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Supertramp - Crisis? What Crisis? CD (album) cover

CRISIS? WHAT CRISIS?

Supertramp

 

Crossover Prog

3.55 | 315 ratings

From Progarchives.com, the ultimate progressive rock music website

Queen By-Tor
Special Collaborator
Honorary Collaborator
3 stars Easy does it...

It's hardly surprising that the follow-up to a massively huge album like Crime Of The Century is not going to be as mind-blowing as it's brother. However, what is unexpected is such a huge shift in style between the two albums. Supertramp has always had two sides: the dark an progressive and the light and pop-ish. A change in style is never a bad thing, but capitalizing on something that is not what made you popular is always a strange thing to do. This album is best seen as a precursor to their later, more radio friendly work (not to say that previous albums weren't radio friendly) - but one that is not quite developed yet.

Story has it that the title emerged from the band's need to follow up on Crime Of The Century, ''Crisis? What crisis?'' they replied. A very different offering from the boys as we knew them up to this point, this album is best described as jumpy. Basically, if you take an upbeat (though mysteriously dark) song from them such as Dreamer and extend it into an entire album you get what we have here. While there are still some very progressive offerings wrought with excellent instrumentation and rising sax along with quick pianos this one, for the most part, is simply a pleasant listen, not a demanding one as their other albums have been.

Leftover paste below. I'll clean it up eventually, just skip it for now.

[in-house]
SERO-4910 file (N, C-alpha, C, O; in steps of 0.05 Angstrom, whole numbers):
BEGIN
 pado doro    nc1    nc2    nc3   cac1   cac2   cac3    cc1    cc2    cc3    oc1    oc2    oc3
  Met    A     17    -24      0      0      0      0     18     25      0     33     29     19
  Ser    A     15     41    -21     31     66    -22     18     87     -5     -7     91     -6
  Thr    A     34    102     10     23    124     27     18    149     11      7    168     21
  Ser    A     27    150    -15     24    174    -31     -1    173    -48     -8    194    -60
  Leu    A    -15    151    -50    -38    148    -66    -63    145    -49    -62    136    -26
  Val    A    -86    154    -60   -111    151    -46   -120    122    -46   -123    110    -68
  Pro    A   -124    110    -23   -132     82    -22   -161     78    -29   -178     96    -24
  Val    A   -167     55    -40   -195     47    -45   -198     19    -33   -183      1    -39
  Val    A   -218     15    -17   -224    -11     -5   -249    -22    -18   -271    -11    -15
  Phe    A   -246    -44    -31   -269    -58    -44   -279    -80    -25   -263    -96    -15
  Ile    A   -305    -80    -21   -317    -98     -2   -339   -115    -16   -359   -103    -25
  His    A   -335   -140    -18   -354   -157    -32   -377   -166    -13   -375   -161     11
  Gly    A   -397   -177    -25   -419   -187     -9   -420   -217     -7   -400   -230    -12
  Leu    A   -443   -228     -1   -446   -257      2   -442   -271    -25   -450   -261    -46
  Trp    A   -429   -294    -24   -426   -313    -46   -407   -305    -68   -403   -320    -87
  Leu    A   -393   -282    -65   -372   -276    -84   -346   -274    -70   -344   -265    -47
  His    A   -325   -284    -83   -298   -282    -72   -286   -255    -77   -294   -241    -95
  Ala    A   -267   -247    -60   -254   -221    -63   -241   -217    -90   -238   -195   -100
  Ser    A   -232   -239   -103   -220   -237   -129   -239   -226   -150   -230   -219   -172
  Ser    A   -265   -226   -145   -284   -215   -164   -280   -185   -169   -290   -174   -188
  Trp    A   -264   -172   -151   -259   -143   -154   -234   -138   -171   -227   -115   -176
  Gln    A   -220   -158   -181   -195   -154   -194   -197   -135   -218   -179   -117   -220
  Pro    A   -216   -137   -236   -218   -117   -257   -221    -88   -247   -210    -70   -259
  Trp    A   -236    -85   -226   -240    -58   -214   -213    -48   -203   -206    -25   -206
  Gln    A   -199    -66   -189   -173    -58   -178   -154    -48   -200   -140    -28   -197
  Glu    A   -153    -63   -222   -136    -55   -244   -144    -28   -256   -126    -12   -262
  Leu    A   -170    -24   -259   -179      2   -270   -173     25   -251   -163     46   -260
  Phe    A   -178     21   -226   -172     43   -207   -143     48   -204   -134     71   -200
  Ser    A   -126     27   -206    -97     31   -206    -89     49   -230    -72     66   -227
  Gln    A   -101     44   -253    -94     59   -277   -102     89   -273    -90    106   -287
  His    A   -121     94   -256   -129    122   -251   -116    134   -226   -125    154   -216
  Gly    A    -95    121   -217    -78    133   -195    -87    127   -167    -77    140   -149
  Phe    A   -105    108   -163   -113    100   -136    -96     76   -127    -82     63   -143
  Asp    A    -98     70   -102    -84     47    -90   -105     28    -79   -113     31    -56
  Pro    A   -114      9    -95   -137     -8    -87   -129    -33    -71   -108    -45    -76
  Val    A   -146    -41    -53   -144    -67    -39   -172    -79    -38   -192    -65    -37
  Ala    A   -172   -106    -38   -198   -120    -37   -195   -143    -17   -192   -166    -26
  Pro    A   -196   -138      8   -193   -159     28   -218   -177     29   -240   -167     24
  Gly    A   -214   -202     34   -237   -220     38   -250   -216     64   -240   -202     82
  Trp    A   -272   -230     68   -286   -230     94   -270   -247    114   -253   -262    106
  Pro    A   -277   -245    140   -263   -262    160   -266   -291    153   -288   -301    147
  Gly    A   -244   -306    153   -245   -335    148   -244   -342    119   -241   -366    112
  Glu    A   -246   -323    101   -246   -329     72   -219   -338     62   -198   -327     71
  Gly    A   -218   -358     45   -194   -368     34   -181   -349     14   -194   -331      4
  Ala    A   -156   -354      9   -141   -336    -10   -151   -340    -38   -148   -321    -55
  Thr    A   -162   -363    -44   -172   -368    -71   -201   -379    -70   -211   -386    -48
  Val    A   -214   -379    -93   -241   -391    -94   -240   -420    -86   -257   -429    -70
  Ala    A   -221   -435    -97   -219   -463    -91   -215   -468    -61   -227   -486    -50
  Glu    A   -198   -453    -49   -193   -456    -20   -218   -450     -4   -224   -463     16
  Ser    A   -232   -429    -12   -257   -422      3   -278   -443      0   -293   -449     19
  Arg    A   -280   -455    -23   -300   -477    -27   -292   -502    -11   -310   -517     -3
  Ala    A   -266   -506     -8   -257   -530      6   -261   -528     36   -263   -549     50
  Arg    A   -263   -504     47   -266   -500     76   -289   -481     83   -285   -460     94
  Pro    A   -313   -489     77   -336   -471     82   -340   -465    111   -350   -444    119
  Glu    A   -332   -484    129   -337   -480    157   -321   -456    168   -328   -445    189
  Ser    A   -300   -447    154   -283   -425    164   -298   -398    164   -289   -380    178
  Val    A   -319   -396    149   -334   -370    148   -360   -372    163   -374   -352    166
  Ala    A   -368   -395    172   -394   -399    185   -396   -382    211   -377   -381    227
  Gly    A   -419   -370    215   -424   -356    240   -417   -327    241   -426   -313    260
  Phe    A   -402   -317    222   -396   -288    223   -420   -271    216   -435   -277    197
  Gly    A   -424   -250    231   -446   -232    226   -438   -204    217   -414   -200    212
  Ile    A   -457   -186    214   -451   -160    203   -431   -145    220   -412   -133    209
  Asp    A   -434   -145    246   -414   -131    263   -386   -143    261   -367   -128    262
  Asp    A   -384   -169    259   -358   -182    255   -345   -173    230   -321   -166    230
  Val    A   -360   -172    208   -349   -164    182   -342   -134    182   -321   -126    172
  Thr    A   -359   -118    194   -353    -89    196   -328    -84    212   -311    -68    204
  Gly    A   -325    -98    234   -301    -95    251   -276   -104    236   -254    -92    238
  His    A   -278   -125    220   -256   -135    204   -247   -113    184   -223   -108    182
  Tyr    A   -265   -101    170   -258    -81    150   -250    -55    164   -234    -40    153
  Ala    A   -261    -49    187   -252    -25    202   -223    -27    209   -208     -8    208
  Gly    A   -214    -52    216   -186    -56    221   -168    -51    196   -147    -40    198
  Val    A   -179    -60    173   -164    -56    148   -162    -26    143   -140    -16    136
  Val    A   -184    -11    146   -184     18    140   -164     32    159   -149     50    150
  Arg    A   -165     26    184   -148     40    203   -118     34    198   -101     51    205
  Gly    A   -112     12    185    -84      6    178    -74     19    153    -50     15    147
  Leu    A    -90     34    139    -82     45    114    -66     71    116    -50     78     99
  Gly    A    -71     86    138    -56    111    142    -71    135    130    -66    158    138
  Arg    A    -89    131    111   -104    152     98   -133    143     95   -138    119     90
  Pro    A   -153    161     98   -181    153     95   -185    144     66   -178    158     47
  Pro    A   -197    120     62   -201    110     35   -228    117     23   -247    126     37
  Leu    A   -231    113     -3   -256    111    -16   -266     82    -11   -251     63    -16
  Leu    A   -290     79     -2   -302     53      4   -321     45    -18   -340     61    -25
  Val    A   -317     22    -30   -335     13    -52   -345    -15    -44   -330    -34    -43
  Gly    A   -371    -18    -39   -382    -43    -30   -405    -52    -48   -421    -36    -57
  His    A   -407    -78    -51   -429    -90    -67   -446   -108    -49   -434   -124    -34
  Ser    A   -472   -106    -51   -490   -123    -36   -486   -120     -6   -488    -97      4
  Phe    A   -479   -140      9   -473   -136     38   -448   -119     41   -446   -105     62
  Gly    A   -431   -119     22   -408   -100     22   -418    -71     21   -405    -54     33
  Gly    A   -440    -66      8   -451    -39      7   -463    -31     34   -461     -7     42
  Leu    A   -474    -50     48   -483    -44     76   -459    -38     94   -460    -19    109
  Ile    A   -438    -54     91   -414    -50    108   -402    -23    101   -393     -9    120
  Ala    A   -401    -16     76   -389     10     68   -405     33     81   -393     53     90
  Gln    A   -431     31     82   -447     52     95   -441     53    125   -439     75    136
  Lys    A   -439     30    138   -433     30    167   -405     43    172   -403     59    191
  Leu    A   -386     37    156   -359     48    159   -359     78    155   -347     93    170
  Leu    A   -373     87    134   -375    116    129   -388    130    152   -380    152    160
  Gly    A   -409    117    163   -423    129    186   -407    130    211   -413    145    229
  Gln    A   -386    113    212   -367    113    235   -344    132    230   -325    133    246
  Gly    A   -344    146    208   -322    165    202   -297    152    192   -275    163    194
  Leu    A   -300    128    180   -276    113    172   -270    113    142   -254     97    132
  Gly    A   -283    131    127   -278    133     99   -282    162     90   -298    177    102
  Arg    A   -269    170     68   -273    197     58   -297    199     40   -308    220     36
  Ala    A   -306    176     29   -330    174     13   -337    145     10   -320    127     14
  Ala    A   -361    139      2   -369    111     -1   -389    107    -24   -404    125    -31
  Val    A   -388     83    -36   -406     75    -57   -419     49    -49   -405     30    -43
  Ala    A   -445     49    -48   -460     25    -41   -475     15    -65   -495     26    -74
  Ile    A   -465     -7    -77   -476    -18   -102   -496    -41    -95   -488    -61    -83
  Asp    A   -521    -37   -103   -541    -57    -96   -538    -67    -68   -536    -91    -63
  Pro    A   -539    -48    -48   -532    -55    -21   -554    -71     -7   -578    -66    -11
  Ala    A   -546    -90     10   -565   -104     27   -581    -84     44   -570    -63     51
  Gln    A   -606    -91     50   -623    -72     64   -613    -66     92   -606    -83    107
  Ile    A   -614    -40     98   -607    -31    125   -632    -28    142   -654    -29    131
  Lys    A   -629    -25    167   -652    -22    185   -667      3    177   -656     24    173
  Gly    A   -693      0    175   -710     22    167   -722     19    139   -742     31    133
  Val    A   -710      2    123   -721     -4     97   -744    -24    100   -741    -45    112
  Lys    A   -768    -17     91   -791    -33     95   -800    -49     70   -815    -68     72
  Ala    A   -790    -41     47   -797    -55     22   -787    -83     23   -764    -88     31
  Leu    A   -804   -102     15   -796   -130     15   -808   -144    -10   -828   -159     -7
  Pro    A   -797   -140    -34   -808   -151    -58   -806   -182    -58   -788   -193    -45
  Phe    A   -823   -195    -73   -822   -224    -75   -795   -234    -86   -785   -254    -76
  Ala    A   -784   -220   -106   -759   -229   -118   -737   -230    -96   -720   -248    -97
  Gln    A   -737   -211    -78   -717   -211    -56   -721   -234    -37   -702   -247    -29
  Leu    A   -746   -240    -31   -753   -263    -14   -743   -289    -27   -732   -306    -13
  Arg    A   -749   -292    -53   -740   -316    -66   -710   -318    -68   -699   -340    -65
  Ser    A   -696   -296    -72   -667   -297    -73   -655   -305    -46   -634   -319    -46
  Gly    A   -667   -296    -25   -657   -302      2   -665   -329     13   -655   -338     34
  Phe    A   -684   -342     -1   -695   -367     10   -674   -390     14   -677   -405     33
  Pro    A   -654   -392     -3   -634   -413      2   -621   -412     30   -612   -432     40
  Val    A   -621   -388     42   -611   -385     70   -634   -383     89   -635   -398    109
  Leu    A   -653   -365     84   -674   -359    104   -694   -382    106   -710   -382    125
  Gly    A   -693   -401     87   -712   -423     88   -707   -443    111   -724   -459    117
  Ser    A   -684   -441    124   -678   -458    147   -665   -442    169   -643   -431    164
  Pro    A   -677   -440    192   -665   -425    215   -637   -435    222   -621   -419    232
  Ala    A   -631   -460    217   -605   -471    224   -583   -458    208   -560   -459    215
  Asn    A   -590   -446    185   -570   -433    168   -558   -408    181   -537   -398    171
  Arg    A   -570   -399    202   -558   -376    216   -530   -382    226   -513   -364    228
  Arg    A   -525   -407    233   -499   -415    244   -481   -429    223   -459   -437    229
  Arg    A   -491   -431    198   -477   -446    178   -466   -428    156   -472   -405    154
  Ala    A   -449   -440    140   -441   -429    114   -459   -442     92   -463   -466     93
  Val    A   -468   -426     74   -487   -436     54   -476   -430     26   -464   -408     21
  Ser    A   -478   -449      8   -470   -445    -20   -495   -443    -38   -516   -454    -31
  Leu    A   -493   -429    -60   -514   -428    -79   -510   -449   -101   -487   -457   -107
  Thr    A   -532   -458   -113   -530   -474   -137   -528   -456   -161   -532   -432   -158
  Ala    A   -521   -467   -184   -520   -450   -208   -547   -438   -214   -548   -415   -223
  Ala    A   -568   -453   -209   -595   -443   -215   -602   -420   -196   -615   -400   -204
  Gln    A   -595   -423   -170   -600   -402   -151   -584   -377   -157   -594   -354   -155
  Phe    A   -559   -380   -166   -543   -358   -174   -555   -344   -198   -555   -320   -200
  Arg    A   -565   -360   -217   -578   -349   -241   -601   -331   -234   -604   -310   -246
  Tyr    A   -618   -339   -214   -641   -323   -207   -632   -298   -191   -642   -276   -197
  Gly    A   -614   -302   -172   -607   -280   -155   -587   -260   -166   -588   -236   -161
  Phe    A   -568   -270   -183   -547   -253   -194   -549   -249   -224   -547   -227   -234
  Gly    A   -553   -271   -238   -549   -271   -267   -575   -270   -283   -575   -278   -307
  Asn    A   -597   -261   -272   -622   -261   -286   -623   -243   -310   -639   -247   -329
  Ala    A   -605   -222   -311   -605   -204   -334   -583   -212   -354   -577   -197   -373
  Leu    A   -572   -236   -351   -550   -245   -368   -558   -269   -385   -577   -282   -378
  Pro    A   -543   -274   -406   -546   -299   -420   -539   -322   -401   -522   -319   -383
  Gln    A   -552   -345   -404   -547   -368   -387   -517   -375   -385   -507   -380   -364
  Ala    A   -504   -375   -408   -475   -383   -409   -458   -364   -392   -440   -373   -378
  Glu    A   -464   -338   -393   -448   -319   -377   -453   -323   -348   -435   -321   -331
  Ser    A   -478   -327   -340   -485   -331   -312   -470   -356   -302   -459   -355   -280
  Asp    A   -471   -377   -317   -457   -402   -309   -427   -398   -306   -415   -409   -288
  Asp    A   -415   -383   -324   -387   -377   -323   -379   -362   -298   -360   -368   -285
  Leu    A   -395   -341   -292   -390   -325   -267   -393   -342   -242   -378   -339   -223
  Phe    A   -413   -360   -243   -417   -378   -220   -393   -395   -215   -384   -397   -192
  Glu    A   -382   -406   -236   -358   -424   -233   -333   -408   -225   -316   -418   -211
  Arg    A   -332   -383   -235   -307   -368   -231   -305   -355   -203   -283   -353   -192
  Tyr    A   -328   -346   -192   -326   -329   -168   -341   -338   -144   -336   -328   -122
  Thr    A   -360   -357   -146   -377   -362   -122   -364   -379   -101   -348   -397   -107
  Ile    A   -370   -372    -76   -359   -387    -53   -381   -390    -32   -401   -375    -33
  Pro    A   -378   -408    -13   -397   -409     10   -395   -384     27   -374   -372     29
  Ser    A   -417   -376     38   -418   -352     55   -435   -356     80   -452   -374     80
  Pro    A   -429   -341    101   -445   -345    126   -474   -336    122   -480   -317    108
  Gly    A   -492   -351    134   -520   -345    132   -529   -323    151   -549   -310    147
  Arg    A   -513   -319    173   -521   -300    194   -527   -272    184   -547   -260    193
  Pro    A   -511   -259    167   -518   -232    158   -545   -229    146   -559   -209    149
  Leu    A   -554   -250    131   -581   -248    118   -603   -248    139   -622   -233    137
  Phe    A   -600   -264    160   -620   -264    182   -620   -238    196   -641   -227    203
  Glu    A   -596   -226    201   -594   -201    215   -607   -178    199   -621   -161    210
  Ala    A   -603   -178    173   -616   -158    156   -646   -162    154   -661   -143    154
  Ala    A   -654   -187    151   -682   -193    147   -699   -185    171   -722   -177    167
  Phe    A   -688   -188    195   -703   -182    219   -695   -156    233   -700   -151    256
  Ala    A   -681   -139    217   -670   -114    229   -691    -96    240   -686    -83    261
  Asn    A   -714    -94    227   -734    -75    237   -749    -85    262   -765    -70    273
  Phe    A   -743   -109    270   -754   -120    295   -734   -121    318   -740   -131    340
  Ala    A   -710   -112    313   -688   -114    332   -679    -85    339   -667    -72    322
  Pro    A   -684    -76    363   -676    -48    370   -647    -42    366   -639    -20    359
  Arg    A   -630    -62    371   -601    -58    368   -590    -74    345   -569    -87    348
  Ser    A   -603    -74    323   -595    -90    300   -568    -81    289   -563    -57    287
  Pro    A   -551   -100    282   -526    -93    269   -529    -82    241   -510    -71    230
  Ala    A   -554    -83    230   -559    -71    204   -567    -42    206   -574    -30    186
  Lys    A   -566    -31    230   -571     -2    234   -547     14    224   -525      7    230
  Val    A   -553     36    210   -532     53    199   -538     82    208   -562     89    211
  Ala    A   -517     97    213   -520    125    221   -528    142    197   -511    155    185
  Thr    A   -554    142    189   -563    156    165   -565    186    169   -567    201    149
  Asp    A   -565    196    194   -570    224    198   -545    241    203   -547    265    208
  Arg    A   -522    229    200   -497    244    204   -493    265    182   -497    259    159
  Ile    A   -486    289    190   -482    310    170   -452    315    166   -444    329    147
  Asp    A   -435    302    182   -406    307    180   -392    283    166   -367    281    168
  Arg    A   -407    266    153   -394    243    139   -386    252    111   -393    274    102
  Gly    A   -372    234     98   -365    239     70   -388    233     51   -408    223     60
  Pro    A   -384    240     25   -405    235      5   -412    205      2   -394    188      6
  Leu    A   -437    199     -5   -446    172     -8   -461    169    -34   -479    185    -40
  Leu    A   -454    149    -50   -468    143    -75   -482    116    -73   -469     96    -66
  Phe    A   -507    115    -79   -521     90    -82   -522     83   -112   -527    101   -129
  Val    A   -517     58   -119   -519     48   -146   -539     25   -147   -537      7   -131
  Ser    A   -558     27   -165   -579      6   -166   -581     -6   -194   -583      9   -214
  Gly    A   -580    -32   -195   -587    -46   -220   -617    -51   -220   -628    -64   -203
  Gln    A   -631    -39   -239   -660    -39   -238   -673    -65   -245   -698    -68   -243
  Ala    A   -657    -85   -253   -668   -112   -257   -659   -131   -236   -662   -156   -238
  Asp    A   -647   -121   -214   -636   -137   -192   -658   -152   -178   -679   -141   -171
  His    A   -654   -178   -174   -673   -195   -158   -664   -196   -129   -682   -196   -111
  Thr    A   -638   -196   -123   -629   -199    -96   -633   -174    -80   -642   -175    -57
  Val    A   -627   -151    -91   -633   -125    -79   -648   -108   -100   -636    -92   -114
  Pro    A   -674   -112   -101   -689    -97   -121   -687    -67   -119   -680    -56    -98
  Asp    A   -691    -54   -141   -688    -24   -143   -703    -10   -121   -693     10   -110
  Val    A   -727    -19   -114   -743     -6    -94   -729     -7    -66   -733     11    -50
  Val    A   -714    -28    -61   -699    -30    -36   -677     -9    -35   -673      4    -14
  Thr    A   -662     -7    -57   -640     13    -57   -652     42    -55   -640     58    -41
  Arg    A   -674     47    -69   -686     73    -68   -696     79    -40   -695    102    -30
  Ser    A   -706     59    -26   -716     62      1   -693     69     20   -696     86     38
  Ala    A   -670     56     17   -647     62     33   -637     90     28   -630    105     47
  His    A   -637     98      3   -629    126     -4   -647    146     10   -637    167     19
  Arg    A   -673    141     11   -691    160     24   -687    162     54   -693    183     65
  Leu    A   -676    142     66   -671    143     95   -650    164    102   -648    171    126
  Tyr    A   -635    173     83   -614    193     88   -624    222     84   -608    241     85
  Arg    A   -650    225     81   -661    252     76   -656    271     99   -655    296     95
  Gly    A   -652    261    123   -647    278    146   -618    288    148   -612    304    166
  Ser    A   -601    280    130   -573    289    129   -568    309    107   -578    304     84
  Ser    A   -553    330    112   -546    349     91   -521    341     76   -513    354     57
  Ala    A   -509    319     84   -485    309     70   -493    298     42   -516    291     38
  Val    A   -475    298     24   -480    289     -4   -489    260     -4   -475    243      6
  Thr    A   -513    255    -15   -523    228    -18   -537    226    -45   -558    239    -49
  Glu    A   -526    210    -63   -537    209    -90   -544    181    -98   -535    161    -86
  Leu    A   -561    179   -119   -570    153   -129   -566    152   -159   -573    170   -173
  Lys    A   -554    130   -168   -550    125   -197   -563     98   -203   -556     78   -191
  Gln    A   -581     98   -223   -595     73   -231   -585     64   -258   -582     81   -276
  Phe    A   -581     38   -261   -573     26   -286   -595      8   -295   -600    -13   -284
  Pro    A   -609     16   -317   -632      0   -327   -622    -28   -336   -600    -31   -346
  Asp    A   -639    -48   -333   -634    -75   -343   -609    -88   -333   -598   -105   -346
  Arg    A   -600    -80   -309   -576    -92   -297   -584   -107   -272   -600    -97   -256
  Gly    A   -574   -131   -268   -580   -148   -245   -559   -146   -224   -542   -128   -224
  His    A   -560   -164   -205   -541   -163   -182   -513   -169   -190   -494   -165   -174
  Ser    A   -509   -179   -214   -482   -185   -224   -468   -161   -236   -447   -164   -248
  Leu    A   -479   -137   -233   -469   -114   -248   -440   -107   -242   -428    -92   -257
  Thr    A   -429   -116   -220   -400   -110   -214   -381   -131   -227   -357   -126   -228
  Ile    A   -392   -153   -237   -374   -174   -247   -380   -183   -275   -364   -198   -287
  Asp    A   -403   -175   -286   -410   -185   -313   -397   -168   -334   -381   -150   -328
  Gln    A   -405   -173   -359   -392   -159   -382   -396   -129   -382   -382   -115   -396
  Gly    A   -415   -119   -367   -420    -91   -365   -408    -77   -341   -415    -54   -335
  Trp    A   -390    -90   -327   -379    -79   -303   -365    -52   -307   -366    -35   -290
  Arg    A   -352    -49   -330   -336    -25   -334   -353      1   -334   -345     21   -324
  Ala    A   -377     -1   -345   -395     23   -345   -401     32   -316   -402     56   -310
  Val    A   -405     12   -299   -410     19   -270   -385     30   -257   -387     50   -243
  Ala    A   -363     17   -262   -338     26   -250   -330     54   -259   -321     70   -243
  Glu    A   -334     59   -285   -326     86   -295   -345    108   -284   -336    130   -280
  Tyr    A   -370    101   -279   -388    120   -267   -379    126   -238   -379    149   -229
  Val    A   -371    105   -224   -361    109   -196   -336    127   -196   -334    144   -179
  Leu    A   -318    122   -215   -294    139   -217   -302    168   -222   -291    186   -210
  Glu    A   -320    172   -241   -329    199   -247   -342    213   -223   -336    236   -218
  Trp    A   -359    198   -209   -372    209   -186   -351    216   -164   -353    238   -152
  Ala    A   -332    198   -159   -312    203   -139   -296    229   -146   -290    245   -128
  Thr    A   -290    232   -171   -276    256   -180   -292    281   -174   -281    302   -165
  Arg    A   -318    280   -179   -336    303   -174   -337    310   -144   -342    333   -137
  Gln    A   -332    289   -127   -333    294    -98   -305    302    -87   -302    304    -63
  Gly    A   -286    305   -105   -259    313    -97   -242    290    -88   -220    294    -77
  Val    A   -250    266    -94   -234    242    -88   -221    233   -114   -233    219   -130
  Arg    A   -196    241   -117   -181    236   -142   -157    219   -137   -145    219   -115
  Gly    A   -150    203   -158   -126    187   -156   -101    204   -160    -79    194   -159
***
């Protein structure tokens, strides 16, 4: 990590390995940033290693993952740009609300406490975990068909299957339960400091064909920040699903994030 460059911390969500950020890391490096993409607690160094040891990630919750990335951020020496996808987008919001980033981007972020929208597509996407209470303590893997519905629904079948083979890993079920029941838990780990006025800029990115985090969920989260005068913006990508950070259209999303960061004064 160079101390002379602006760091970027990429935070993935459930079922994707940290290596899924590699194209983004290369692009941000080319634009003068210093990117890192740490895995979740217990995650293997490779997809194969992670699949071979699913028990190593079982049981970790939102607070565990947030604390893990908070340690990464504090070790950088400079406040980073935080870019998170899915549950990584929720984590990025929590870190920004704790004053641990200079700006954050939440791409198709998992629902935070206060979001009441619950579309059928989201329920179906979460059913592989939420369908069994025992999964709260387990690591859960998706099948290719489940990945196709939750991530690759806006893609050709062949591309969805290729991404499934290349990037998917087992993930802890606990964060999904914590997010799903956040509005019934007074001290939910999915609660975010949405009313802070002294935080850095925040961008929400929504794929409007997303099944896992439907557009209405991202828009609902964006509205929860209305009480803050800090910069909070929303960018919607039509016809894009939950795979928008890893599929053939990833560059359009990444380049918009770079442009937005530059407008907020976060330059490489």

There are points where the band decide to let loose on the sing-along parts. Case in point the two singles Lady, with it's somewhat annoying ''ooh-la-la-la-la'' even though the beat and pace of the rest of the song more than makes up for its shortcomings, and Sister Moonshine where Roger strains his voice as though to taunt the audience to try and follow him until their voice cracks. There's nothing wrong with these, as Tramp has always excelled at the catchy end of things, and the songs are quite enjoyable for those who like their Tramp poppy.

A couple of high points are to be found on the album as well. The almost aggressive Another Man's Woman with its excellent instrumental ending is more or less what we've come to expect of the band. Davies takes the vocal helm to give it a hard blues feel with the typical Supertramp bop. A Soapbox Opera is another standout, its suspenseful pace leading into a wonderful peak. The two short opening and closing tracks are also worth mentioning, their slow and steady pace along with the delicate melodies make for a nice bookend.

Coming into the end the album lets out a bit. Poor Boy is unfortunately forgettable with a pace that promises something to happen, but never delivers. Just A Normal Day is more or less just a normal track, Davies and Hodgeson trade segments to make for a fairly peaceful and pleasant track. Floaty and airy this is a good one. Fortunately The Meaning is a promising track that opens with some powerful vocals and an excellent bridge whose only draw the the repetition of Hodgeson's line ''Do you know what the meaning is?''. The last minute or so of the song is actually almost ruined by that, actually. Forgivable, however, because there's enough high points for it to come off as very strong track.

This album is definitely good, and quite enjoyable. Those who don't like their Tramp poppy had best be warned, and those who don't like Tramp anyways likely won't be swayed. Nothing completely groundbreaking here, but it is pleasant music which is best enjoyed on a sunny day. 3 stars! Good, but there's other Tramp that has higher priority than this one.

Queen By-Tor | 3/5 |

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